Three Imaginary Girls

Seattle's Indie-Pop Press – Music Reviews, Film Reviews, and Big Fun

Listening to the newest release by cross-country vagabonds The Quiet Ones, I found myself staring out the window watching the wind stir the trees with restless anxiety, and imagining scenes of the past and future as if they were short film clips gathered in a montage and set to. . . well, The Quiet Ones.

The music on this six-track EP is gorgeous. While many bands who categorize themselves as "indie" would be satisfied with five instruments layered in logical "this is how the band sounds in our basement" structure, the Quiet Ones believe that more is more, when done right — and they do it right. The sonic palette, the layering combinations, the overall production aesthetic: it's all crafted with nuance and grace, and deeply enjoyable to hear.

The main reason for the sound of Nite You Surpised Me may be how it was made. The band, comprised of the three Totten brothers (John, Chris, and David) and close friend Ryan Dixon, spent over a year sending tracks back and forth across the country, trading with Boston-based producer Neely, as the brothers relocated the band from restlessness-inducing Tennessee, to Missoula, and then Seattle. These tracks speak, via their calculated, zipper-tight layers, of that distance, of the necessary time infused into such a process, and of course of the wonders of today's digital home recording tools. It's a process that just can't happen if a band is sitting in the basement getting tunes ready for the next gig.

Every space on the Quiet Ones EP is filled, including the preludes and epilogues of songs. Children at play, ethereal synths, and strings blend from one track to another. Ground-breaking? No, pretty standard for the midi-and-multi-tracking adept. Executed successfully? Absolutely. And yet for all these layers of orchestral nuance — hell, there's a harp in the first twenty seconds of the lead track, "The Girl With the Dark Hair" — it never feels overdone. Te group keeps the chord structures simple and the song forms straightforward.

And yet, another reason the album doesn't ever feel like it's too much lies in the main vocal melodies. For all the paints on The Quiet Ones' palette, something is missing that keeps these songs from grabbing you, from affecting you, from transforming that pensive moment staring out the window that the arrangements inspire. The band's melodies are as precise as their instrumentation; there's almost a Stereolab quality to the delivery of the verses on "The Girl With the Dark Hair." The lyrics are distant as well, with a vagueness to them. There's nothing discordant here; the melodies and lyrics fit the music without a doubt, and yet, the melodies aren't urgent enough to distract from your own thoughts, and what's being sung on these songs is not going to cause you to reconsider your window daydream perspective.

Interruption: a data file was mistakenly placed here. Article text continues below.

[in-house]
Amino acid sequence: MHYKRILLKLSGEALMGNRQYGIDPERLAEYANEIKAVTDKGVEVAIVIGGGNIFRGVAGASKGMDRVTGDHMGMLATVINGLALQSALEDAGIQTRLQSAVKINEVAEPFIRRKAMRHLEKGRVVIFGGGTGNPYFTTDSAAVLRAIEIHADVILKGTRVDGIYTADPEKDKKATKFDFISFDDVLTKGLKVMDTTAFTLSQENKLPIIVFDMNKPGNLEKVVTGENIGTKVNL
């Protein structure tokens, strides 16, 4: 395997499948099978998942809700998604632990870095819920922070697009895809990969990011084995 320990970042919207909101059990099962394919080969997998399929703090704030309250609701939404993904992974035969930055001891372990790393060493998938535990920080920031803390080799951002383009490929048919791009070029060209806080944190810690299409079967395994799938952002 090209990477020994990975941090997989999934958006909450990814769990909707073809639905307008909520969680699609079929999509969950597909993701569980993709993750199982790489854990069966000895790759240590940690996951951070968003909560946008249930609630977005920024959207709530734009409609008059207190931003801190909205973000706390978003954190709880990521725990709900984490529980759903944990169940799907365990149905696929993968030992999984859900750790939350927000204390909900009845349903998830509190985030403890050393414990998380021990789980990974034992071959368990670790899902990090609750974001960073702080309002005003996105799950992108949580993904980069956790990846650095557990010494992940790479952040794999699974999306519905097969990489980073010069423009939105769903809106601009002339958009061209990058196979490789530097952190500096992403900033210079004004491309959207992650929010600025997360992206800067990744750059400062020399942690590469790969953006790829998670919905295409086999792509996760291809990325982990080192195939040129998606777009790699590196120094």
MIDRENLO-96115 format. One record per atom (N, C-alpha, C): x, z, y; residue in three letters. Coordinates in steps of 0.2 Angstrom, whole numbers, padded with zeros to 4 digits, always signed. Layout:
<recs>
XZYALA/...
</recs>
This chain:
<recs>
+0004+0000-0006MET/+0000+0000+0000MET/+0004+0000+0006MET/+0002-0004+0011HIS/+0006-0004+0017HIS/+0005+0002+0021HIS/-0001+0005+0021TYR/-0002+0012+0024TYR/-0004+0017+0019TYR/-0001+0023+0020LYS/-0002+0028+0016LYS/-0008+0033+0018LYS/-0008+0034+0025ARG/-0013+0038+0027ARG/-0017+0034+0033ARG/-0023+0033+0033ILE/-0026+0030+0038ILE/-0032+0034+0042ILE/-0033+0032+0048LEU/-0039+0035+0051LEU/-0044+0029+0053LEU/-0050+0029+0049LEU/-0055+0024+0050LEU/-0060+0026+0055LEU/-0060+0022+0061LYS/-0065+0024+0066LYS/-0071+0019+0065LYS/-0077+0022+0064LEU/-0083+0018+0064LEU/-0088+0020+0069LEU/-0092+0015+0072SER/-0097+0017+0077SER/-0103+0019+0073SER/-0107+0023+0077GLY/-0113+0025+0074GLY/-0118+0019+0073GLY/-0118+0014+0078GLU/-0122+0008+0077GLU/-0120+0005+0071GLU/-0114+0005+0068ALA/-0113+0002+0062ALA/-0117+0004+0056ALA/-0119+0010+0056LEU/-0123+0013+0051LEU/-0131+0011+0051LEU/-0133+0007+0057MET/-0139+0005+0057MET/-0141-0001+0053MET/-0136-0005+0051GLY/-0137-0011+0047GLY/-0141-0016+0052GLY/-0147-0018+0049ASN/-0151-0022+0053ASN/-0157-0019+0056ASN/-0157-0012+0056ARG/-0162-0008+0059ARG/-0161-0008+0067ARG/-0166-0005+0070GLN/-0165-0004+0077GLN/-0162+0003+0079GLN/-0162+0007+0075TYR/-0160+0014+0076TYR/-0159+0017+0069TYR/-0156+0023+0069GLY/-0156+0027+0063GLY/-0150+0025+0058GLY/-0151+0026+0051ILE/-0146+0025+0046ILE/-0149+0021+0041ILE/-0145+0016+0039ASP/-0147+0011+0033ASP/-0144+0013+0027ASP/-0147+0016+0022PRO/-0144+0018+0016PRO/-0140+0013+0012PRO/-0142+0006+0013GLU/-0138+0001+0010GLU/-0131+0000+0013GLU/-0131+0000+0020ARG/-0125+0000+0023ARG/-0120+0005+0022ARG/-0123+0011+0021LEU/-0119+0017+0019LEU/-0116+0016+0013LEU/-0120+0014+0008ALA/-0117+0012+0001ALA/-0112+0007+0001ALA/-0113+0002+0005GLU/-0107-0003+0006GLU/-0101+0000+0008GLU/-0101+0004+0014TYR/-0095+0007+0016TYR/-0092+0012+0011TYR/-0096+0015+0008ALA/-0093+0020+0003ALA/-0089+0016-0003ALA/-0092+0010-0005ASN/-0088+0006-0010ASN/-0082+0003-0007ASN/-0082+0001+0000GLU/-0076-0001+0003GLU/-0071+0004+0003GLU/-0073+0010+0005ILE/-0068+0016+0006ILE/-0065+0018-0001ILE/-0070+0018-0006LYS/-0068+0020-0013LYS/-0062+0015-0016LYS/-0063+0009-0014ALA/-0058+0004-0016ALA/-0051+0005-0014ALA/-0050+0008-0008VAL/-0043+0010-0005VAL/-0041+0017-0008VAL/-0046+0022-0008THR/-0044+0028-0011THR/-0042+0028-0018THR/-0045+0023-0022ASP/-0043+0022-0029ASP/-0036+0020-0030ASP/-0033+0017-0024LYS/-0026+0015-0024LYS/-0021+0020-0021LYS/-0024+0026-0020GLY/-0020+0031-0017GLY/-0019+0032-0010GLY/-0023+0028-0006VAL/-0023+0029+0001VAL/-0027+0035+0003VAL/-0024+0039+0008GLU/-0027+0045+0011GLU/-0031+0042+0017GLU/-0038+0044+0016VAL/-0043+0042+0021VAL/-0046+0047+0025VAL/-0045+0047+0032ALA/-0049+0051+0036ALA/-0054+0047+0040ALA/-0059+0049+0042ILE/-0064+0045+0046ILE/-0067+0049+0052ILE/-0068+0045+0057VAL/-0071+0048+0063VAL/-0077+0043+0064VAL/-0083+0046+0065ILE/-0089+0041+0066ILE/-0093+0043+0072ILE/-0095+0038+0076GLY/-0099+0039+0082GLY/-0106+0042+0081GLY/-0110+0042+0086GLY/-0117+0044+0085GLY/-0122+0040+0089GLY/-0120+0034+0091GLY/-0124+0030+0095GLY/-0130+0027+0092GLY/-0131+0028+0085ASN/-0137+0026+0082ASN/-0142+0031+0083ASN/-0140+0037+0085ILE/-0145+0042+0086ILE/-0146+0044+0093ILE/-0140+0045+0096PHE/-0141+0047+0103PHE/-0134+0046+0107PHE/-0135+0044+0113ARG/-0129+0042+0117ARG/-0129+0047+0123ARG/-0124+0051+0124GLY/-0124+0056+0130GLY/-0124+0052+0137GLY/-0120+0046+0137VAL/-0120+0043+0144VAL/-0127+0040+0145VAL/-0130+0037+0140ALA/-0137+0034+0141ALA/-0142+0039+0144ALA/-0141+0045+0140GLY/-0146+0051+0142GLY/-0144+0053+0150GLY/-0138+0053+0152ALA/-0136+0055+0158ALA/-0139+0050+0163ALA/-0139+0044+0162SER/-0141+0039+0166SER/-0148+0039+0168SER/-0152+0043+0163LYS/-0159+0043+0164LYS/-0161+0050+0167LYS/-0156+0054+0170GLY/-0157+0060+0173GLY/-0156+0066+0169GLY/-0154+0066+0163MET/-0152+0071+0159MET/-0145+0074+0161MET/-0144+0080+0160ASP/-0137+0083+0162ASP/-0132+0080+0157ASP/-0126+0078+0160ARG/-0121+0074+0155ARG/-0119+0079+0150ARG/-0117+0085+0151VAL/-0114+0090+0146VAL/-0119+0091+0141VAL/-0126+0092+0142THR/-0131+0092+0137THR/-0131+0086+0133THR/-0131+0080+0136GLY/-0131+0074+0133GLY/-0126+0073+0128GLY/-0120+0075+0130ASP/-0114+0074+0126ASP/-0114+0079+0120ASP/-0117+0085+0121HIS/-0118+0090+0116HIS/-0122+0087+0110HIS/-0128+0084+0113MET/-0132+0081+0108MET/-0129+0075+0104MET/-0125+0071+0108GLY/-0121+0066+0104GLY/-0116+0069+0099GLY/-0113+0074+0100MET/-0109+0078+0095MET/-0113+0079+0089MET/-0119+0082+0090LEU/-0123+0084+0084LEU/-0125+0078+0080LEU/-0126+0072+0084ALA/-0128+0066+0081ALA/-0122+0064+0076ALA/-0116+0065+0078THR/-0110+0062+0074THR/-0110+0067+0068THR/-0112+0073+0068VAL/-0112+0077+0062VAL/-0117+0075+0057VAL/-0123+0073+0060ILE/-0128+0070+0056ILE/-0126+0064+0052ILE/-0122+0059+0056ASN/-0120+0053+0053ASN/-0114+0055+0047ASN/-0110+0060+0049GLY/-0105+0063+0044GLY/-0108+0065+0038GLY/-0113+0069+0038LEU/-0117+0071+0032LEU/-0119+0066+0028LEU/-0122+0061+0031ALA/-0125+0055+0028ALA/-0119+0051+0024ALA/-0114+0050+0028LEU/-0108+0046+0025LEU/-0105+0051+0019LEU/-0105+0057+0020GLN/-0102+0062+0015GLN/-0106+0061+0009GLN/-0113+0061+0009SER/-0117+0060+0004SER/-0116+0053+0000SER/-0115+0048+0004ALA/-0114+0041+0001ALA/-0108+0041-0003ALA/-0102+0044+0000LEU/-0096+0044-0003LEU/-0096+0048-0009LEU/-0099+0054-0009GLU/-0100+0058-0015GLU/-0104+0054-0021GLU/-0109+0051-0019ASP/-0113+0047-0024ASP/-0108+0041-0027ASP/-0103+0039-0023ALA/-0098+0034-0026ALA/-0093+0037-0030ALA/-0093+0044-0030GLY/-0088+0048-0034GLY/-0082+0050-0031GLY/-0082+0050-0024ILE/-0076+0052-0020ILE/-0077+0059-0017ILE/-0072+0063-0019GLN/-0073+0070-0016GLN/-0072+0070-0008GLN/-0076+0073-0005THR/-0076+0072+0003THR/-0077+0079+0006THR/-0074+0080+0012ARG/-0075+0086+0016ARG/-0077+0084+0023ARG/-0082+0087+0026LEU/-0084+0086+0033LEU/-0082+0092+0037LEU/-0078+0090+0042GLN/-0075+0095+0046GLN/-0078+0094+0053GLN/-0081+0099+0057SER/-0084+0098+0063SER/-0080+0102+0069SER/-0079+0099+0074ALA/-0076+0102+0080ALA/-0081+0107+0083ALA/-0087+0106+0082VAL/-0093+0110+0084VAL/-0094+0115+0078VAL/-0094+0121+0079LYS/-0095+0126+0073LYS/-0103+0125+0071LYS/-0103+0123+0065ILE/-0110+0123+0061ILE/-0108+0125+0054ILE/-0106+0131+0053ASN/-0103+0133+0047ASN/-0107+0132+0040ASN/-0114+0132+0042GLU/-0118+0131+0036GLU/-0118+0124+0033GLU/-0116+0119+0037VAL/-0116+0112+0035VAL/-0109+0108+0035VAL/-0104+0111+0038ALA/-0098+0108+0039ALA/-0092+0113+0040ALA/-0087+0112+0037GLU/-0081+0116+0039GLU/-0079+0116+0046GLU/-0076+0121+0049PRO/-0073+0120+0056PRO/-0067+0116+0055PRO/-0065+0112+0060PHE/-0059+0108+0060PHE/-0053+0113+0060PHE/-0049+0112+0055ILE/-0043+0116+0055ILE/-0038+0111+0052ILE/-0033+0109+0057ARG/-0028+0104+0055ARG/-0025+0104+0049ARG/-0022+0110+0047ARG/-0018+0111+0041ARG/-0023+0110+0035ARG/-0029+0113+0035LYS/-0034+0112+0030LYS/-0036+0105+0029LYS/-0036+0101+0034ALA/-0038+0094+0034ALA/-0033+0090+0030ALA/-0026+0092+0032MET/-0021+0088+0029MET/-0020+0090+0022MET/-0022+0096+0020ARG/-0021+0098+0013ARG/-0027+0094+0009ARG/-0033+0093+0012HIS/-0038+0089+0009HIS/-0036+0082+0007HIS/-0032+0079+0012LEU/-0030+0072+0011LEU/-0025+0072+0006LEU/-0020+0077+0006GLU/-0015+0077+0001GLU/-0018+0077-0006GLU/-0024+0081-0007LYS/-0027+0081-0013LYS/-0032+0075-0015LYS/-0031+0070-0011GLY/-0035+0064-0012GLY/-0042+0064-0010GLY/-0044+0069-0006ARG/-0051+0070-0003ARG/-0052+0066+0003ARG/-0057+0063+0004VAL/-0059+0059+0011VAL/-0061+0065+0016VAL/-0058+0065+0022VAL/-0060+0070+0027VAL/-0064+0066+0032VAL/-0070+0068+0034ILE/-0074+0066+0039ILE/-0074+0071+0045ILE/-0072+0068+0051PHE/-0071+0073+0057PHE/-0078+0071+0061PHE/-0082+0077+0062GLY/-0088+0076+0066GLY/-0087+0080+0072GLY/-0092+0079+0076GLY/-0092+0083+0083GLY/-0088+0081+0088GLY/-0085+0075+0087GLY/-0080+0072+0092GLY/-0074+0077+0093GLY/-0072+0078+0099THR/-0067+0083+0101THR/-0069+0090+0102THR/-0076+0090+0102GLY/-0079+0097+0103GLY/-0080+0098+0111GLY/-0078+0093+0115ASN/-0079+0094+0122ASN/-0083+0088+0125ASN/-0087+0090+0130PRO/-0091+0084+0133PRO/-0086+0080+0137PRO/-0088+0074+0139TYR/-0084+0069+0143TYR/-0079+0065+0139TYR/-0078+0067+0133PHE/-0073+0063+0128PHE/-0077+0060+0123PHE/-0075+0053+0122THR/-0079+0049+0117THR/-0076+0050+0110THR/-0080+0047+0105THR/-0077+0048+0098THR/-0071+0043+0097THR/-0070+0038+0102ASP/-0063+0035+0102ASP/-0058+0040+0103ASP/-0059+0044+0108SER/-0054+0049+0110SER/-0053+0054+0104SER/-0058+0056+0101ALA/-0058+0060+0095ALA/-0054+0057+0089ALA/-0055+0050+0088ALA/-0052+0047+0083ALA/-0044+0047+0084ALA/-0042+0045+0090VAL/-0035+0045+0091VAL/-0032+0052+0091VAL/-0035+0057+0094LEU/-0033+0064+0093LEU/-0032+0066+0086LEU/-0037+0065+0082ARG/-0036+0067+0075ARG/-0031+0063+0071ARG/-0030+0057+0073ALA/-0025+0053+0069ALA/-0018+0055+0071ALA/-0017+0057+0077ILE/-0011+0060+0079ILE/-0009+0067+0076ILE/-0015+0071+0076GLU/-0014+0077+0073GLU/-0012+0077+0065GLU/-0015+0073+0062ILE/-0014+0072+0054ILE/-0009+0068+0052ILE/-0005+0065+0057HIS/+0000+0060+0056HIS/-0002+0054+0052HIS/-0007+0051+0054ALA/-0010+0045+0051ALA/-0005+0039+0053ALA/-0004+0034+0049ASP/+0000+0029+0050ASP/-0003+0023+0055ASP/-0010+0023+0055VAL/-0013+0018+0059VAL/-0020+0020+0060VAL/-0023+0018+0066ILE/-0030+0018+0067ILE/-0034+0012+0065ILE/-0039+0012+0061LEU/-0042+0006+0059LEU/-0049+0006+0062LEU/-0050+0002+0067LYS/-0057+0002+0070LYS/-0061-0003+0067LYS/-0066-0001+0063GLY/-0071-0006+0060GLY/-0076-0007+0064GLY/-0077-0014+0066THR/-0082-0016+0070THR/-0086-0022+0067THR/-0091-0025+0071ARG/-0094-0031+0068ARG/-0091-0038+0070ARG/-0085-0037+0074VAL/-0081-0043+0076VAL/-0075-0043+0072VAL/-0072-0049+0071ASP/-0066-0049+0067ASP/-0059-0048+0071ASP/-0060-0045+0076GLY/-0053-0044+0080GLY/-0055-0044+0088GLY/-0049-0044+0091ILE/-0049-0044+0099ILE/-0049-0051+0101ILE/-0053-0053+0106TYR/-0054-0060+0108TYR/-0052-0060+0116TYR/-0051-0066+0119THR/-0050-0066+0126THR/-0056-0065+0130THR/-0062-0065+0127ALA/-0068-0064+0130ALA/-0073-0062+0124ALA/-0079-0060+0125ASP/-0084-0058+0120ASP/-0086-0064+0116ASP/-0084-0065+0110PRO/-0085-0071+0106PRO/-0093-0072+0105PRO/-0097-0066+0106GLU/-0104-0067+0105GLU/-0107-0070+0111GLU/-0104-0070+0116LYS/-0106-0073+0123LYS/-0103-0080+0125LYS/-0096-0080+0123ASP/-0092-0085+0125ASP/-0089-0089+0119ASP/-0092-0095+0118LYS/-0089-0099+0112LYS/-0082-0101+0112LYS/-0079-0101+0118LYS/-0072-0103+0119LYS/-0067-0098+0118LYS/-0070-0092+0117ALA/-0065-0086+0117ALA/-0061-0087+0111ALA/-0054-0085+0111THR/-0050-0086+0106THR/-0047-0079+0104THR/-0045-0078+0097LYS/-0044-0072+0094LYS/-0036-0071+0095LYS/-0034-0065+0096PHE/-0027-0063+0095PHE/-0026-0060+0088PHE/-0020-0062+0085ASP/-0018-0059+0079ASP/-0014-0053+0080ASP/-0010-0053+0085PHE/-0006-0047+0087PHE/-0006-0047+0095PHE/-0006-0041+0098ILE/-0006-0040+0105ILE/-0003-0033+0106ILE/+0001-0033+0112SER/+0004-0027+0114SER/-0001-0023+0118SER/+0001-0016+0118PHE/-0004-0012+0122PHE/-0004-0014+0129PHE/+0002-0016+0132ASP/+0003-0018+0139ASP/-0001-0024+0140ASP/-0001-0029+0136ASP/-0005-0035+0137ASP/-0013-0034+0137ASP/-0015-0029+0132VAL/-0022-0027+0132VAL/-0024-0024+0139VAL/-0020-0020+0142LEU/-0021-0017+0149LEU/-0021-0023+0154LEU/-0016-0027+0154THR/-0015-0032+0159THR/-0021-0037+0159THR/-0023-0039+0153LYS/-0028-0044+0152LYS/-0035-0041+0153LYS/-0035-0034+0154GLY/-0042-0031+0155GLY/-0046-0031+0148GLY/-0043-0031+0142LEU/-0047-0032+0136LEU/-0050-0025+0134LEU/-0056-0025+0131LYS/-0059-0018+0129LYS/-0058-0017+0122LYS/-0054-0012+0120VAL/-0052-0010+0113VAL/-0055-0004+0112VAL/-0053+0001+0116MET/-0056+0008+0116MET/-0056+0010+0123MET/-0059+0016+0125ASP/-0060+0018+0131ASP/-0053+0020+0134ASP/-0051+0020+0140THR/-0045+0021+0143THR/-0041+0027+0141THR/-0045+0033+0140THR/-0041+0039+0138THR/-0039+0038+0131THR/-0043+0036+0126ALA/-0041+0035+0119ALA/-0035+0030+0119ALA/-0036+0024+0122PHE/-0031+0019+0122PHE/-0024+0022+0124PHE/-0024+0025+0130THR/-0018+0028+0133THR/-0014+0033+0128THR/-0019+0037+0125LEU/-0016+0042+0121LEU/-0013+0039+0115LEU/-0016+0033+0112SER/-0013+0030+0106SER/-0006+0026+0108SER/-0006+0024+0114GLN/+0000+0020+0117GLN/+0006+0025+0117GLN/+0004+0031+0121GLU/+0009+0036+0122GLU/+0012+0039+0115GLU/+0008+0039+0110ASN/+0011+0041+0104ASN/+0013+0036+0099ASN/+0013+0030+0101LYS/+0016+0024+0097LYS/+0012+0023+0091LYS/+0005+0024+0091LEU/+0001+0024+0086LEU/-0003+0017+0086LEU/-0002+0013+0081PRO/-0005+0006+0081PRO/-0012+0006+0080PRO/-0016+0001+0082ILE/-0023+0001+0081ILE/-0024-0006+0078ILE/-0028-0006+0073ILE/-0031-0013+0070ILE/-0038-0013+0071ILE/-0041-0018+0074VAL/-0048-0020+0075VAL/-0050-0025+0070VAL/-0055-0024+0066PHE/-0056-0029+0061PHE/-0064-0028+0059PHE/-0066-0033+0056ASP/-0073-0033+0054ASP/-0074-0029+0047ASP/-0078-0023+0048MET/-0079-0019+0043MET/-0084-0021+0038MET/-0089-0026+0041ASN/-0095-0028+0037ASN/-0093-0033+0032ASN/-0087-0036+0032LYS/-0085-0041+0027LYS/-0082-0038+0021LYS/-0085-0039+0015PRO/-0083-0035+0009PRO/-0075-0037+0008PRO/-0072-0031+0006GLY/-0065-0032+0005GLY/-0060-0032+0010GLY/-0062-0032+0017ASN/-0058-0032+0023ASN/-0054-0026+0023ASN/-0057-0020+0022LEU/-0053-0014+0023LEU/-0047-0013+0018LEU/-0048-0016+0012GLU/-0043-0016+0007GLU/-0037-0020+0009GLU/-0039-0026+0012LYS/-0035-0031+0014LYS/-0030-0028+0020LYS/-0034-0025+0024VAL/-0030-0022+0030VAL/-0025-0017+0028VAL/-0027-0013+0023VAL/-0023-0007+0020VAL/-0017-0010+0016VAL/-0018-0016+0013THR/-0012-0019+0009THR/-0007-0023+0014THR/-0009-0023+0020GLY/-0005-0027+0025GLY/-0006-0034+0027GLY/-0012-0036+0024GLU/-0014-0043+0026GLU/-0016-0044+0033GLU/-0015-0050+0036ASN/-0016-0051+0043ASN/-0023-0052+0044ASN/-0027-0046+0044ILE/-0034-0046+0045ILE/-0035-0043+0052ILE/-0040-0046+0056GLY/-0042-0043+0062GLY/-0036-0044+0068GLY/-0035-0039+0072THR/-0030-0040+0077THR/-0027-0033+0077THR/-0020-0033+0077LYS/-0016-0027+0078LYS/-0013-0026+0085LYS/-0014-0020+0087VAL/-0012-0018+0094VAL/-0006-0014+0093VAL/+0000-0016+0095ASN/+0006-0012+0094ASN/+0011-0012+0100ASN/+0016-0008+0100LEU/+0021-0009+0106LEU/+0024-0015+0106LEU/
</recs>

The result is that the best track on Nite You Surprised Me is the instrumental: "Se De´Fausser A` Cœur," which transports you to an elegant ballroom circa 1938, complete with either a formal gown or an officer's uniform. The strings and the bells: it's dreamy. And no sooner have you sauntered the floor and spotted the object of your time-traveling affection, the one that got away long ago, then a sneaky electric guitar nudges in, grabs the curtain, and transports you to a hip patio luau some thirty years later, complete with bongos, lit swimming pool, open collars and perhaps a whiff of espionage. With the exception of some Star Trek quality vocal brush strokes, there's no vocal on this track, and we don't mind.

The place where the band comes closest to meeting their arranging flair halfway with a really affecting vocal melody is in the very next track, "I Don't Know Why." The song begins with a grand, Pet Sounds-y opening. Then everything drops away except for banjo and a vocal with a Flaming Lips affectation. The drums sneak in, and by the time we hear the simple refrain: "And I don't know why," well, you don't know why either, in the good way. It's the kind of moment that makes you reconsider the happy daydream, a pop treasure. A late verse about abandoned halls and floors covered and left behind, set to tambourine and bells, brings the song out of a triumphant bridge and into a dreamy, there-goes-the-spaceship-into-the-arizona-night moment of whimsy that works so well you smile out the window.